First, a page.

Why get married ‘forever’ and then go through all the trauma of filing for divorce? These days it has become fashionable to take a much more flexible approach. Get married for a few years – two is the legal minimum to qualify as a marriage – and then decide if you both want to continue the contract.
That way the exit strategy is clear, and no one can be blamed if it isn’t permanent. Nothing stops you from signing up for another two years or longer, if everything is going swimmingly. Let’s face it, in this fast-changing world, people also change, and everything is less permanent. So why should people commit to a life-long relationship, when the odds are that it often doesn’t work out that way?
“We met on Twitter, started hanging out on Google Plus, and had our first date in an airport restaurant,” says Jack. “Now we’re constant companions on Skype, but we’re not in the same room very often!”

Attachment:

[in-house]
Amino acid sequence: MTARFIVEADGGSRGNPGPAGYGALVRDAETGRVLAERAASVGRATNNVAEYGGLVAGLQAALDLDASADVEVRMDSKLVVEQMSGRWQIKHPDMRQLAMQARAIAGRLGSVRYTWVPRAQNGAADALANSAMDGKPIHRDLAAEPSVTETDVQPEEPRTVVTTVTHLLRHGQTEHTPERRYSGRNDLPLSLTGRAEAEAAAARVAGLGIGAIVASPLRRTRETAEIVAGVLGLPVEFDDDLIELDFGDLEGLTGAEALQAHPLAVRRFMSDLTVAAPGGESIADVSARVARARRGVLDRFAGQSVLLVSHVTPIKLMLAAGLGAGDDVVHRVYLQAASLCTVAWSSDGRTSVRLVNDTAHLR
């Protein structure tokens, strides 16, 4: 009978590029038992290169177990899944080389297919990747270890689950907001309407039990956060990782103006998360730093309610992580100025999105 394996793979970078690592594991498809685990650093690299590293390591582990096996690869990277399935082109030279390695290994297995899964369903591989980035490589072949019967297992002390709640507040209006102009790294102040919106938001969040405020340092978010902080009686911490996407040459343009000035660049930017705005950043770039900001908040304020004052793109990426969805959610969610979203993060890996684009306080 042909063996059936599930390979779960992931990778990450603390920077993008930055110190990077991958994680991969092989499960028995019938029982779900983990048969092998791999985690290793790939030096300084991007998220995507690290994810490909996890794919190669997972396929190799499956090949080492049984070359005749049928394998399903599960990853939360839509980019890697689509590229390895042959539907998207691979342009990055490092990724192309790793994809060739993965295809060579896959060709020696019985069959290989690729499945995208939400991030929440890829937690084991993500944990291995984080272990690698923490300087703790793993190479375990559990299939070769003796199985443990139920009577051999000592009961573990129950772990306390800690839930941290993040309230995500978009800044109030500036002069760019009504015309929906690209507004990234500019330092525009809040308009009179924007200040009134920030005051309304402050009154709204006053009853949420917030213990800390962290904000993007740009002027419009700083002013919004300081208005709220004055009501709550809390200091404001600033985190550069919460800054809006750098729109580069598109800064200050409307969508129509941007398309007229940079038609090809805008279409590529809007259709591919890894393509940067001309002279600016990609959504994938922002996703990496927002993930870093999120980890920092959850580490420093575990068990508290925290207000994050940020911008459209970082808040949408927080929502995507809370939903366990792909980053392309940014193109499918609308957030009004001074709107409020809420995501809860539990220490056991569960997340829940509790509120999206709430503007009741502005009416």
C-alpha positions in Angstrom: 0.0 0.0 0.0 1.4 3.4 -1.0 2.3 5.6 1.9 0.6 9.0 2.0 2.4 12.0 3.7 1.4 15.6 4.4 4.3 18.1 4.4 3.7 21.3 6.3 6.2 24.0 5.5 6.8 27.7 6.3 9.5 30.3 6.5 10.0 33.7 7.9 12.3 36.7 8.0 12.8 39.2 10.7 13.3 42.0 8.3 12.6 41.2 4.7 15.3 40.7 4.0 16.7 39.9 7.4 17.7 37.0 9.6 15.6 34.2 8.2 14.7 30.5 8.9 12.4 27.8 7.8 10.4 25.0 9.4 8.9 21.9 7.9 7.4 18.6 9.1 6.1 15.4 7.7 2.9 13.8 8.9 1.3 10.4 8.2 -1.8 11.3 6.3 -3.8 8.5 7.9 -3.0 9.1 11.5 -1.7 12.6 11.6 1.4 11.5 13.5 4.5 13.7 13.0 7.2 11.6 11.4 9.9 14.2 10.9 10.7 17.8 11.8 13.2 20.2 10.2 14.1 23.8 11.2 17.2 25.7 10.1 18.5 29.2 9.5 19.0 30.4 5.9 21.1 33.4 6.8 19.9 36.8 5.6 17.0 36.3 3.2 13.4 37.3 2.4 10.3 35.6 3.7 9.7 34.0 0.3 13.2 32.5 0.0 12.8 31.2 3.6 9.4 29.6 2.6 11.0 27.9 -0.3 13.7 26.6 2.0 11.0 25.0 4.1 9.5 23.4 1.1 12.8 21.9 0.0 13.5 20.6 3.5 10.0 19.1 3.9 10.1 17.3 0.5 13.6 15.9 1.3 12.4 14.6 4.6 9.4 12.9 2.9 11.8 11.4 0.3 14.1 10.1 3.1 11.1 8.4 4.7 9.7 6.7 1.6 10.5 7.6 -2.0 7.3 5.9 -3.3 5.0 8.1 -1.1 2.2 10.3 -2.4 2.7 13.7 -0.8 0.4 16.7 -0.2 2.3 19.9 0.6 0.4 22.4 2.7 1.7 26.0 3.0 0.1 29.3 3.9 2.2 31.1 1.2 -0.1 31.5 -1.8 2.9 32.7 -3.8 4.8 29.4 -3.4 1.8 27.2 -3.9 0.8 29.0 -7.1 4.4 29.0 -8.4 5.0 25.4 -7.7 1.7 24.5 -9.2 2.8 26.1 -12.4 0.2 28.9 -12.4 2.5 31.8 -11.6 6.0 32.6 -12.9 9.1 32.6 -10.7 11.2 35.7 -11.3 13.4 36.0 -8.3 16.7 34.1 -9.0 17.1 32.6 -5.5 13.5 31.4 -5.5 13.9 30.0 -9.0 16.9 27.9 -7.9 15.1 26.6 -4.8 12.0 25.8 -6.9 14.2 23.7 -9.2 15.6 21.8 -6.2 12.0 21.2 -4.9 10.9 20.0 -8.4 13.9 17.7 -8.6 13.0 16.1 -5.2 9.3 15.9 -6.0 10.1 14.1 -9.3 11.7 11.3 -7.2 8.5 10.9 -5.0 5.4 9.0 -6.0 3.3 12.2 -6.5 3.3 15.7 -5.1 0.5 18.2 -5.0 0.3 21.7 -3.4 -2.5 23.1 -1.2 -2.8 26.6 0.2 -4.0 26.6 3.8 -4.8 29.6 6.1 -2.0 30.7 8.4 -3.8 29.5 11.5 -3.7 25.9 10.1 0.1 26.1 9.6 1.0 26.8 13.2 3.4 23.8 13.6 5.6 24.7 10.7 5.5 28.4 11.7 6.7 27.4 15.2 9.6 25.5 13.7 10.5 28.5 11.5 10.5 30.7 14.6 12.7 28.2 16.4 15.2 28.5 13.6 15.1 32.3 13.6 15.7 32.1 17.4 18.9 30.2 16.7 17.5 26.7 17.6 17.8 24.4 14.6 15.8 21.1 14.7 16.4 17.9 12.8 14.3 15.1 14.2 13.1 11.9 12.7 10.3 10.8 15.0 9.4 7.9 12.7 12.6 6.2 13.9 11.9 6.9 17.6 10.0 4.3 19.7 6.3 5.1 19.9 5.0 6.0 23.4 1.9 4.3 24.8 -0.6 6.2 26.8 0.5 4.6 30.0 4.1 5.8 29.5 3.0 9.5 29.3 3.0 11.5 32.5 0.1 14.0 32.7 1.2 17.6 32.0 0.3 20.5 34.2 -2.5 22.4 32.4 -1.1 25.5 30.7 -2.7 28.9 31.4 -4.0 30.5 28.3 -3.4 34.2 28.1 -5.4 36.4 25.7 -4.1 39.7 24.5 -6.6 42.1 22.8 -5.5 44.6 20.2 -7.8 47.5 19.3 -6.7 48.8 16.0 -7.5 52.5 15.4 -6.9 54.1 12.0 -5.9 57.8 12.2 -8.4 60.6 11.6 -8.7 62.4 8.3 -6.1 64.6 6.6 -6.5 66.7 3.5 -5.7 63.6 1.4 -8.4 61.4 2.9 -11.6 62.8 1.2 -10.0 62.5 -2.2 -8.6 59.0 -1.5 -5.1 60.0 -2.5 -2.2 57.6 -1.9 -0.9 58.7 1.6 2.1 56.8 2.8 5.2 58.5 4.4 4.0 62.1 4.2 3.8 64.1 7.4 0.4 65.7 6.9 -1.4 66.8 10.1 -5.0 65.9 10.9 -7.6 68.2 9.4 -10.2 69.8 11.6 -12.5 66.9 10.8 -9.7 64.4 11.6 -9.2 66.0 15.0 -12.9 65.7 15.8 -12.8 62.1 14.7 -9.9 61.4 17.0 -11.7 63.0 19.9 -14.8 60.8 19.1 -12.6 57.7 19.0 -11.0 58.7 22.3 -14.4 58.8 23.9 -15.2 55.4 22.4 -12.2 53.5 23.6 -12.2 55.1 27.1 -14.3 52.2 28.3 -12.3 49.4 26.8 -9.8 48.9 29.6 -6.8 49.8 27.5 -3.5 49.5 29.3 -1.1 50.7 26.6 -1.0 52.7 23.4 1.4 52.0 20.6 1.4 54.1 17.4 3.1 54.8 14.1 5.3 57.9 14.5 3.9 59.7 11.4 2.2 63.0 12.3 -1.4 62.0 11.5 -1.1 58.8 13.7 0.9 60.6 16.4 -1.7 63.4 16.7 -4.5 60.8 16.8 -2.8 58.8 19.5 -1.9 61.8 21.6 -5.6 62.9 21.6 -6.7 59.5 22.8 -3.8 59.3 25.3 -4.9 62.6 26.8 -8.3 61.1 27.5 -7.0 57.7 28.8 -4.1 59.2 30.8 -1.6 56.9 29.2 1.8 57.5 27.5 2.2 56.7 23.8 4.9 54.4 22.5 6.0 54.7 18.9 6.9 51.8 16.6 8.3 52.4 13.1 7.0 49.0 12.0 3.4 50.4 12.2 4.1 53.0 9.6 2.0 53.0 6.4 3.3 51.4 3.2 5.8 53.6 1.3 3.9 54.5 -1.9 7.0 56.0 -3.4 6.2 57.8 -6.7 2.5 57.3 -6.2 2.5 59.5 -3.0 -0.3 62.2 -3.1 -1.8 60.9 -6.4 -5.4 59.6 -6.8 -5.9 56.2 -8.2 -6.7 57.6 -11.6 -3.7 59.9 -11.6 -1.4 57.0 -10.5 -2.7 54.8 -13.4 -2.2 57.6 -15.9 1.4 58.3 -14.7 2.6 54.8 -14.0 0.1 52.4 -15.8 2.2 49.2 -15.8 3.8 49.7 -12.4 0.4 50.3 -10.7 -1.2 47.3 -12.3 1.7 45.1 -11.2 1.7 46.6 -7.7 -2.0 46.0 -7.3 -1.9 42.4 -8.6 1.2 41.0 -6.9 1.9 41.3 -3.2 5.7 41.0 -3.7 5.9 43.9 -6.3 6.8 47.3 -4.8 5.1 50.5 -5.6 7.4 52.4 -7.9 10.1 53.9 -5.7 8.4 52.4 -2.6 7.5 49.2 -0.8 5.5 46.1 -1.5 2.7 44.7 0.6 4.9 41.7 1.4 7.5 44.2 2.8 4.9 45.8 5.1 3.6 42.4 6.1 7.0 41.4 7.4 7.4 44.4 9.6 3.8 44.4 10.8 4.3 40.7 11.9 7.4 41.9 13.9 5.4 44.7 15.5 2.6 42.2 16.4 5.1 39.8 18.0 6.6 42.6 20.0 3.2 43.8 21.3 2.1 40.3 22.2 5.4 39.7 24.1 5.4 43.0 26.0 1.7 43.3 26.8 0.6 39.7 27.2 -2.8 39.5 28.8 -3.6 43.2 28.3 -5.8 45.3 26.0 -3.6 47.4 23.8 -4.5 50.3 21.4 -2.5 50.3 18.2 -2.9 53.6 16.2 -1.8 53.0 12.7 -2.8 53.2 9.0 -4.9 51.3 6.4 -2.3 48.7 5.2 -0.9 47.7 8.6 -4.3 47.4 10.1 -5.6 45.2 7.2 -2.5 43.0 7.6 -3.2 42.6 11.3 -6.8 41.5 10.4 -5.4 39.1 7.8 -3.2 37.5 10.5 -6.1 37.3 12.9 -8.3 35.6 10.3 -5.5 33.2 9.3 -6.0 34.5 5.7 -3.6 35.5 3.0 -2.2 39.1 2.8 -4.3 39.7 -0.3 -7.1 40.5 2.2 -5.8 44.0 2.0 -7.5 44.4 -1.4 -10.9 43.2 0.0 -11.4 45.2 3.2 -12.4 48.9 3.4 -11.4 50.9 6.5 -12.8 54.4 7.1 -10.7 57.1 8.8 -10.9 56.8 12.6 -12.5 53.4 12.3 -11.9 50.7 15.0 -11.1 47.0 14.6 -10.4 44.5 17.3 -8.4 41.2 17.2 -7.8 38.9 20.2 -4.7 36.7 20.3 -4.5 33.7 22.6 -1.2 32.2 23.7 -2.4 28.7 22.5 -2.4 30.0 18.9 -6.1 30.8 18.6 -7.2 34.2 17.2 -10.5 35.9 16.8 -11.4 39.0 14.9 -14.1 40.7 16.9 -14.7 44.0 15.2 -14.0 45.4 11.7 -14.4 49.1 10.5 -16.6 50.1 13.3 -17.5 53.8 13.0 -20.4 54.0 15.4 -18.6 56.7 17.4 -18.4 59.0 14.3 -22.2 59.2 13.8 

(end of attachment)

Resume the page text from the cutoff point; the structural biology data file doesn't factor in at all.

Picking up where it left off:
“We decided to get married anyway,” Abigail chimes in. “But it doesn’t make sense to go for that whole ‘death do us part’ thing, you know? Almost half of new marriages end in divorce – you can Google it.”
“So we signed up for a two-year stint, with an option to renew,” smiles Jack. “If we both agree. That takes the angst out of the whole deal.”
“And I’m keeping my name, of course,” says Abigail, “but that’s pretty standard with my generation. The hassle of renaming all my blogs and editing my profiles would be killing!”
Marriage sure isn’t what it used to be, but perhaps it’s time to join the 21st century. A new boom in weddings and a new style of marriage is taking off with Generation C – the connected generation.
This could be the end of divorce – and all the legal disputes, recriminations and court cases that go with it. That’s bad news for lawyers, but good news for the wedding industry. It’s so much easier to say “I do.”